Xenophon’s Hellenika Book III: Sparta’s Struggle for Hegemony

Book III of Xenophon’s Hellenika turns our attention toward Sparta and away from Athens because civil strife in Athens has now ended. The Spartans maintain near total hegemony of the Hellenes following the end of the Peloponnesian War in 404 BC. Persia under Cyrus seeks to strengthen its relationship with Sparta, and thus Sparta sends a mercenary force to support Cyrus (the younger) who attempts to overthrow his brother Artaxerxes II from his assumed rulership of Persia. Xenophon became an instrumental leader in this quest which is recounted by Xenophon in the Anabasis of Cyrus -an autobiography of sorts. In the Hellenika Xenophon says the story was actually written by Themistogenes of Syracuse (perhaps a pseudonym for Xenophon himself in antiquity).

At any rate, peace between Sparta and Persia does not last. Some cities in Ionia are disputed by the Greeks and Persians, and the Ionian cities send for help from Sparta since Sparta is now the undisputed ruler of Greece. This scene is reminiscent of the outbreak of the Persian Wars as recounted by Herodotus (however in that situation Ionia called for aid from Athens). Tissaphernes is sent from Persia to Ionia to create a sub-satrap over the disputed Greek cities, while Thibron is sent from Sparta but he is soon replaced by Derkylidas who refuses to harm Greek allies if they are recalcitrant. Derkylidas reveals himself to be a capable ruler. When he arrives he notices there are two rival satraps between Pharnabazos and Thibron -Derkylidas decides to direct his force against Pharnabazos. This chapter details all the Greek Ionian cities that succumb to Derkylidas before peace is made with Pharnabazos. Once much of the Greek Ionian cities are united under Derkylidas, the Spartans prepare for battle with Tissaphernes but a truce is quickly achieved.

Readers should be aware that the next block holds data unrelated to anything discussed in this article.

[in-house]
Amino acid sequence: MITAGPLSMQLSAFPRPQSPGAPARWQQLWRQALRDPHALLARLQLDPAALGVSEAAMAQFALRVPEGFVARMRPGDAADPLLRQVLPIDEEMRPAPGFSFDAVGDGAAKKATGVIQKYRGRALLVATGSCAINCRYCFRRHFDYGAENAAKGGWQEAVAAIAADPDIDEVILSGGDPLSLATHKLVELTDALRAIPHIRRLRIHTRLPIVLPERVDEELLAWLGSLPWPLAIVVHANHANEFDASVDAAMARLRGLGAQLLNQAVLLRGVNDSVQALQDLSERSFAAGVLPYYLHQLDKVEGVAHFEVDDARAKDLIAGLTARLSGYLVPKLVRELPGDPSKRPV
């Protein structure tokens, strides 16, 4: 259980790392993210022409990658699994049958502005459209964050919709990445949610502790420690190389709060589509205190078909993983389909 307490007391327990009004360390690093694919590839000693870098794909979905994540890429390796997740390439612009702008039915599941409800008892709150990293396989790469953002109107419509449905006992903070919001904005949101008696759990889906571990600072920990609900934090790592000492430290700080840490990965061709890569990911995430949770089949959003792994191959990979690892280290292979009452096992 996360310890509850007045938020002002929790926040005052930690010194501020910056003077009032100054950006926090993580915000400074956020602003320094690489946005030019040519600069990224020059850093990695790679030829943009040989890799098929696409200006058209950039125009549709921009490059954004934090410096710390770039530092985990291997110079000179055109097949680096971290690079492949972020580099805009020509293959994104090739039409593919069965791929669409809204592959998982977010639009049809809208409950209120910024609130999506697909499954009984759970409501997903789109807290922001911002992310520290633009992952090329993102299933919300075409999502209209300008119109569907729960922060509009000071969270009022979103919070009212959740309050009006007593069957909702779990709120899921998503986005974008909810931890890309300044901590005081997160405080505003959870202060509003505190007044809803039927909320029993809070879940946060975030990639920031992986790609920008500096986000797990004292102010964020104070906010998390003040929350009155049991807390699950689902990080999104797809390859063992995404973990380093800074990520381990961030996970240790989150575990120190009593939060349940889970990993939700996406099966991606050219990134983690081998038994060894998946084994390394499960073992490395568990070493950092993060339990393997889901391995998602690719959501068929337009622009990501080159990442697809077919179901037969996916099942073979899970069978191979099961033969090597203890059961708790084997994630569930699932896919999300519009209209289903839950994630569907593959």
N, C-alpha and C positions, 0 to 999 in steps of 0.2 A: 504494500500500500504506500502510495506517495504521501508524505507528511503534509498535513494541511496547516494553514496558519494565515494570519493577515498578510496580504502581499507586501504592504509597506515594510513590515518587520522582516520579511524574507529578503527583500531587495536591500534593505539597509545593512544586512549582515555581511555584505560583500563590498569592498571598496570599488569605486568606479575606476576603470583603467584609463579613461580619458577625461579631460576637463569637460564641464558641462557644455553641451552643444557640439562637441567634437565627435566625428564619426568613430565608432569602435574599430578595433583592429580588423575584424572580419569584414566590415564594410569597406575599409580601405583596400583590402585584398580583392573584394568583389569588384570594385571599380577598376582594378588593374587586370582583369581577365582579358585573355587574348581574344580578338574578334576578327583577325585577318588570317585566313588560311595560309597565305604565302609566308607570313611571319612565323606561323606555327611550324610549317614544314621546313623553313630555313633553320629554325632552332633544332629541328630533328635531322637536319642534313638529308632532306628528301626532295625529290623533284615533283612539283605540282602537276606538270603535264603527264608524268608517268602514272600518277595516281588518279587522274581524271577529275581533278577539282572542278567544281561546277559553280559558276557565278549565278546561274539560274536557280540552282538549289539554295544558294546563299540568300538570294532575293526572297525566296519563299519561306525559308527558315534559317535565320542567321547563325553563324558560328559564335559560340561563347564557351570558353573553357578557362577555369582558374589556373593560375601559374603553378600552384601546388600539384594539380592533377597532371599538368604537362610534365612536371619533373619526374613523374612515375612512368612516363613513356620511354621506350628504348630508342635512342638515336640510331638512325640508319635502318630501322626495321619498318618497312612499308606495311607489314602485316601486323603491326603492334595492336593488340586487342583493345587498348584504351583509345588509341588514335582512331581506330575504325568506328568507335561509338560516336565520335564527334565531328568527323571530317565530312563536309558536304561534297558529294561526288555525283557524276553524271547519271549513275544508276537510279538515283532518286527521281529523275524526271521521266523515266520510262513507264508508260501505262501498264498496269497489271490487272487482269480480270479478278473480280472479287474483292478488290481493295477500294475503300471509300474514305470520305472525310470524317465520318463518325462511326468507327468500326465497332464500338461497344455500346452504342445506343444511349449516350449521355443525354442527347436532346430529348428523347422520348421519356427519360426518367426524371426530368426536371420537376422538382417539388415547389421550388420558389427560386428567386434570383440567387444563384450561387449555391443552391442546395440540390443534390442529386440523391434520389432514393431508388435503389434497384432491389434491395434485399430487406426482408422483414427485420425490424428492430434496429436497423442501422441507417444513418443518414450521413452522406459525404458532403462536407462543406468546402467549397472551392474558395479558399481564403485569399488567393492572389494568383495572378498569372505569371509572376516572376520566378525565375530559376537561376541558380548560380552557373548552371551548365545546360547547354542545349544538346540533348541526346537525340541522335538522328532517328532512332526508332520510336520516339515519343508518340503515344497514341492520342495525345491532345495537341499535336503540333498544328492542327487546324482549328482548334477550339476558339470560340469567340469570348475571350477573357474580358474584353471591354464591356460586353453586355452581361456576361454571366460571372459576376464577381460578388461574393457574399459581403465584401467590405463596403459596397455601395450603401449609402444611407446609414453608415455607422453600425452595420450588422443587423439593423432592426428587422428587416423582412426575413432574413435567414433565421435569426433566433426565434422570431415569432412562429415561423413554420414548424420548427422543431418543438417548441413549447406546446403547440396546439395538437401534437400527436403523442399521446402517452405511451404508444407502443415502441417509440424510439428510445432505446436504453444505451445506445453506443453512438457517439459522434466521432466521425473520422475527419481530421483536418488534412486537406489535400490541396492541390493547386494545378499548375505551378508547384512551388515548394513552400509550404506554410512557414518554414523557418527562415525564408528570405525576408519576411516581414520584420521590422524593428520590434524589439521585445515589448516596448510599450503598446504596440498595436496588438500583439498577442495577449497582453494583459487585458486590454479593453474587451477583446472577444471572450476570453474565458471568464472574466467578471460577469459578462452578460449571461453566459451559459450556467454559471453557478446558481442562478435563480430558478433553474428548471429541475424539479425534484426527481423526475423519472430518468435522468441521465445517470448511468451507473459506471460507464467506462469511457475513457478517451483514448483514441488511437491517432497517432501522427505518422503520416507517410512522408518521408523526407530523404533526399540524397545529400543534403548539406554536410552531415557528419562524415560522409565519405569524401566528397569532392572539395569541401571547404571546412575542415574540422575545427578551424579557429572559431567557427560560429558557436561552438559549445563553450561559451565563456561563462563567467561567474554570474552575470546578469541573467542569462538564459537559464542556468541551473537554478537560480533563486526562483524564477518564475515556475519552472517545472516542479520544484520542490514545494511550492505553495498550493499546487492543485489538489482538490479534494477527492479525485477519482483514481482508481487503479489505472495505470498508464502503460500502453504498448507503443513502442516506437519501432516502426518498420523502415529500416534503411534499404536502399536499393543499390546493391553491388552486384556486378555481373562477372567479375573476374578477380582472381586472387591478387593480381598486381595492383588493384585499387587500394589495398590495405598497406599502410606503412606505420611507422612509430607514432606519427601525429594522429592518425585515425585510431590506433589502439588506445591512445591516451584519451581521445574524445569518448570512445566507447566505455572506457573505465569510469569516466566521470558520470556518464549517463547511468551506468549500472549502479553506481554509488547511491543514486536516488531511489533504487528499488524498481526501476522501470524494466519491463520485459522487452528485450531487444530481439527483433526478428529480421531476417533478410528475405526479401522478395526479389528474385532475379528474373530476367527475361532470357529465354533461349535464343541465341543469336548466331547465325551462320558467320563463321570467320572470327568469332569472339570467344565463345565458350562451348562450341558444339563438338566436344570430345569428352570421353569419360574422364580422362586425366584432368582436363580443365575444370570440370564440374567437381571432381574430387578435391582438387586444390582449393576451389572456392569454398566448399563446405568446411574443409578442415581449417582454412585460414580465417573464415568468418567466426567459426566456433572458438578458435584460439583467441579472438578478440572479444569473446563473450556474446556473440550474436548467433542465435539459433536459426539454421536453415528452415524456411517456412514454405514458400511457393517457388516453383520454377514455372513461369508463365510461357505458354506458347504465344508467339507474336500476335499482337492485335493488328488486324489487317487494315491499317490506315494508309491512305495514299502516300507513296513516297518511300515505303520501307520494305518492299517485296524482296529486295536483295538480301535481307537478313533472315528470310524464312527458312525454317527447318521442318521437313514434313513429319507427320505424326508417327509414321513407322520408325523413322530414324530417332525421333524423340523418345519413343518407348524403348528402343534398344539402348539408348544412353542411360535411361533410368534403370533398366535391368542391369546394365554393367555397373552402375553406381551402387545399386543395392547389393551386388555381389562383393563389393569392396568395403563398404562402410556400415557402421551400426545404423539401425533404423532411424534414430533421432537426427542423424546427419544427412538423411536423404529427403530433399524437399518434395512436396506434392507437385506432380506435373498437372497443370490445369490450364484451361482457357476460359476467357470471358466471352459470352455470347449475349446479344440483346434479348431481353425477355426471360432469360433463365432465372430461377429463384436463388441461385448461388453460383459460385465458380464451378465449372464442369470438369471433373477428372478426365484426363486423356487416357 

Some initial observations on this chapter include the following: we see Spartan leaders relying heavily on favorable religious sacrifices before battle. In some instances it hampers their readiness, as Xenophon notes. We are also introduced to “satraps” or provincial governors of the Persia Empire, and we are invited to question their effectiveness as a regime.

Meanwhile the Spartans are forced to address inner turmoil and grievances -a plot is discovered (the infamous Kinadon plot). We witness the death of the Spartan King Agis in 400 BC, and he is tumultuously succeeded by Agesilaus who invades Asia Minor and battles the Persians, while drawing the ire of the Thebans for his impiety (Thebes was previously an ally of Sparta). Agesilaus is perhaps the most famous king of Sparta and his kingship is further explored by both Xenophon as well as Plutarch. Sparta battles with its northern neighbor Elis, and then finally war breaks out with Thebes, forcing Agesilaus to return from his expedition in Asia. Thebes successfully appeals for support from Athens and a battle at Haliartos leads to a truce in 395 BC.

For this reading I used the impeccable Landmark edition of Xenophon’s Hellenika by businessman-turned classical scholar Robert B. Strassler.

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